David Chase’s The Sopranos was a titanic television achievement, a violent, rich soap opera centered on a New Jersey crime family, adroitly crossing into the areas of everyday life of “civilians” and finding common cause in the political, familial, and cultural. But Chase was more an organizer of talent than a creator – he wrote very few of the episodes and only directed two. This is not a knock, but it may be relevant in evaluating Chase’s first underwhelming feature length film, Not Fade Away.
The picture opens with the chance first meeting of Keith Richards and Mick Jagger but quickly swings back to 1960s New Jersey, where another band is forming. Chase captures the awkwardness of the early house show; the various personalities (the guitarist who always needs more time for the band to be “ready” and the jealous former frontman, sidelined to back-up because of a weaker voice); and the juice of a well-played song.
But just when you think the story might go somewhere, Chase reverts back to the lead singer’s (James Magaro) depressing home life, where his dying father (James Gandolfini) harangues him for his long hair and his mother kvetches in full Livia Soprano mode. When we get back to the incremental steps of the band, we are again diverted to the domestic woes of Magaro’s girlfriend (Bella Heathcoate) and her own miserable homelife (her Dad is a scotch-swilling GOP square and her sister is a free spirit soon to be forcibly institutionalized).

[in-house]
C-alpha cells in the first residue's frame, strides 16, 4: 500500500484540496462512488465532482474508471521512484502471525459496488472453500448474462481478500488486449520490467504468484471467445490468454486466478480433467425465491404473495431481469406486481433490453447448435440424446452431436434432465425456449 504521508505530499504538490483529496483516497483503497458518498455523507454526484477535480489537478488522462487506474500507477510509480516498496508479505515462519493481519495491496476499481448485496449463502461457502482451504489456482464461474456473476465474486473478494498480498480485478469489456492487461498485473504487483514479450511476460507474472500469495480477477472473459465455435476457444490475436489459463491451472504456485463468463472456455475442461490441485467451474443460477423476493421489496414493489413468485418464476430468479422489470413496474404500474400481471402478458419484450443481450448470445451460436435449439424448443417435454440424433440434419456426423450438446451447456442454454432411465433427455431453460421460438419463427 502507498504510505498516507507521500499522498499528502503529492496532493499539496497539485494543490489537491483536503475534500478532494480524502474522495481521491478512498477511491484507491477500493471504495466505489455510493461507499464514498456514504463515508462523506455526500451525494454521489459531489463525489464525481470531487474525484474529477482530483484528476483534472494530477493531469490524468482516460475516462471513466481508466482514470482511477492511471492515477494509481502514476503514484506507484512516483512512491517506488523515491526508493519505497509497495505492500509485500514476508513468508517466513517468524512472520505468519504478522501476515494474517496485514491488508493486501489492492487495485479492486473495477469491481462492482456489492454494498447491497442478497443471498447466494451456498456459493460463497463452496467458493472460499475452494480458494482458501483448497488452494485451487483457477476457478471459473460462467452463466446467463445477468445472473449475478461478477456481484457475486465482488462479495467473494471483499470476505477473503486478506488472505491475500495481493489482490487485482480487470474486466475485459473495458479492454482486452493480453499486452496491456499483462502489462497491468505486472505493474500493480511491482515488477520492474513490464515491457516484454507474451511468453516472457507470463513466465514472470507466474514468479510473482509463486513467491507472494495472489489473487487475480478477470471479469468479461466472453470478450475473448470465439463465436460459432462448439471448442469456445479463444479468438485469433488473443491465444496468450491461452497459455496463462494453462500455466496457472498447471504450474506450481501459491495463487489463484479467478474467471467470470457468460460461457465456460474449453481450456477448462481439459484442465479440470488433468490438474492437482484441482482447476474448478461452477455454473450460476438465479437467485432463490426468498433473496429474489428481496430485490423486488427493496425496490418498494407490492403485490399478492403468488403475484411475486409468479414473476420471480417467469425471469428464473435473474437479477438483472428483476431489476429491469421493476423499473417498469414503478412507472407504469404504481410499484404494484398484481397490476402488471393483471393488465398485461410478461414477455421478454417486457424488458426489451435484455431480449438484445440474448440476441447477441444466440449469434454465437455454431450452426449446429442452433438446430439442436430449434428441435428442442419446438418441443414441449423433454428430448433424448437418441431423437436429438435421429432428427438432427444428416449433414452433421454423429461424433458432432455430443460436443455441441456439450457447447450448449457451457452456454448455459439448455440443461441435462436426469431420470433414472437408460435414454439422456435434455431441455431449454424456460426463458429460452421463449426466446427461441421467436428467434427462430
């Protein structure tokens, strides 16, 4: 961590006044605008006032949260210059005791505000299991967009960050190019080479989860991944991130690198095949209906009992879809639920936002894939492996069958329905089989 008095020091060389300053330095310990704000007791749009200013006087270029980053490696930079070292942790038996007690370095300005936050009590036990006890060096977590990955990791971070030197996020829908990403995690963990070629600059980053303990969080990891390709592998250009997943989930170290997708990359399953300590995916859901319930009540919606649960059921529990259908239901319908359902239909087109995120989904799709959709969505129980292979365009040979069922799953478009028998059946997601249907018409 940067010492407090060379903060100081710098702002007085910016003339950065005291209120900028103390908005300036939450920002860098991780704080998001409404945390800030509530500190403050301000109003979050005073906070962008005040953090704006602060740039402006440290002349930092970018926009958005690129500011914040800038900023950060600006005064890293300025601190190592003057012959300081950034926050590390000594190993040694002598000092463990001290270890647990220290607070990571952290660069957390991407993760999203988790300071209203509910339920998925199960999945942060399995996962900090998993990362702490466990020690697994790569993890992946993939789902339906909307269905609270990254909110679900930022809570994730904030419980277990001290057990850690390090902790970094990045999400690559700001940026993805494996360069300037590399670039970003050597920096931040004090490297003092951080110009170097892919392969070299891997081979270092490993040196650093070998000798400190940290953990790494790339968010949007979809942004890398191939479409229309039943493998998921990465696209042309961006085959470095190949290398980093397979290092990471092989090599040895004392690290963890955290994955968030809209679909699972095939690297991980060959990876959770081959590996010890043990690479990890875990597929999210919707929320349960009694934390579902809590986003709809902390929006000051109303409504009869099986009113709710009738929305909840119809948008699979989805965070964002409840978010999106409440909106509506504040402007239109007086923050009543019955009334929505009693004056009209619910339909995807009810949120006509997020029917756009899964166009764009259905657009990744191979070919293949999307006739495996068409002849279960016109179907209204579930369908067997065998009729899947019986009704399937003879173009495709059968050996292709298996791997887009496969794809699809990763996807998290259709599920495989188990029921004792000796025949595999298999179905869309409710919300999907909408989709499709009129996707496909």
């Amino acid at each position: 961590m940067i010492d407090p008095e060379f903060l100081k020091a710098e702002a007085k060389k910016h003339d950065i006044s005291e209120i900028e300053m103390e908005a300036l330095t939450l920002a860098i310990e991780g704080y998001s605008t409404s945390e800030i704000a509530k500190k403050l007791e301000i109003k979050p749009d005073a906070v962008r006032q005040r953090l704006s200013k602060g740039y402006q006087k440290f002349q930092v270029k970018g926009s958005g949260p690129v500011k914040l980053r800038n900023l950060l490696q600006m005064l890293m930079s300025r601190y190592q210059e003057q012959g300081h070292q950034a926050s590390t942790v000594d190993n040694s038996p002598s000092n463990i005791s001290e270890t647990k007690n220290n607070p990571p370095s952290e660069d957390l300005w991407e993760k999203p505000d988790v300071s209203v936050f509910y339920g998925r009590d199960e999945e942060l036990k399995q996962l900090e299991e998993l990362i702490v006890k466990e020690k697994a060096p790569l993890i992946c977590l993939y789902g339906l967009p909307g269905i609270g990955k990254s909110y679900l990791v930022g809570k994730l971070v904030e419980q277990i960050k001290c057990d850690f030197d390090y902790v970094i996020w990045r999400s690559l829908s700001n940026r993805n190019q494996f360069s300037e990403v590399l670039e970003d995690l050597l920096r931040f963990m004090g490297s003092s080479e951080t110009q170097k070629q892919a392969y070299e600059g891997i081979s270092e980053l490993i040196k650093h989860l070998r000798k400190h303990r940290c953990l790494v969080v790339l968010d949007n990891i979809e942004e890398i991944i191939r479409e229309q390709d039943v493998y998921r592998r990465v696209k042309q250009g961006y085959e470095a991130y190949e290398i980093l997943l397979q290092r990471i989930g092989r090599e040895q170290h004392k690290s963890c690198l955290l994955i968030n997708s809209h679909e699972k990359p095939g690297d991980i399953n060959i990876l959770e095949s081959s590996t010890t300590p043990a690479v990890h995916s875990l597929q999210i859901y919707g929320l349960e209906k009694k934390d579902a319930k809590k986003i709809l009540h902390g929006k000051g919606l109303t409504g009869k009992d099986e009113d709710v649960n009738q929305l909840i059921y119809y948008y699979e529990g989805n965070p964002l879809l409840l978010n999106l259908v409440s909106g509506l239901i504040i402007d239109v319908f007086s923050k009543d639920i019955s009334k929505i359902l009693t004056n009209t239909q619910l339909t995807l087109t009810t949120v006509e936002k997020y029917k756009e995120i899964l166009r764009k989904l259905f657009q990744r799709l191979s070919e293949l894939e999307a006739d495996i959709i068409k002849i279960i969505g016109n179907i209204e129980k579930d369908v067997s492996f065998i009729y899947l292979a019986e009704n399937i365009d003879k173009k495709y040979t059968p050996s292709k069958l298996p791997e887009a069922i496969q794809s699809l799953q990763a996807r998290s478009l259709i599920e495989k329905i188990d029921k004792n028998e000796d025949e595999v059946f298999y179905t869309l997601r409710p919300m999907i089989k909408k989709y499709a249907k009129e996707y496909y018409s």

The leads are weak. As the band’s budding lead singer, Magaro provides no more than smarm and edge, though he performs a convincing transformation from dork to Dylanesque cool. His mercurial girlfriend Heathcoate is leaden and charmless.
Worse, very little happens in this dark (and by dark, I mean inexplicably dimly lit, as if the 60s is best evoked by dingy exposition), moody, mostly joyless picture. We get some affecting vignettes and then what feels like filler after there is no follow up. The end is a preposterous paen to the power of rock n’ roll that is more peculiar than poignant.*
That said, had this been the first two episodes of a miniseries, who knows? I certainly would have continued to watch.
*. Having just read this sentence, I am forced to add “so put that in your pipe and puff on it, Pancho.”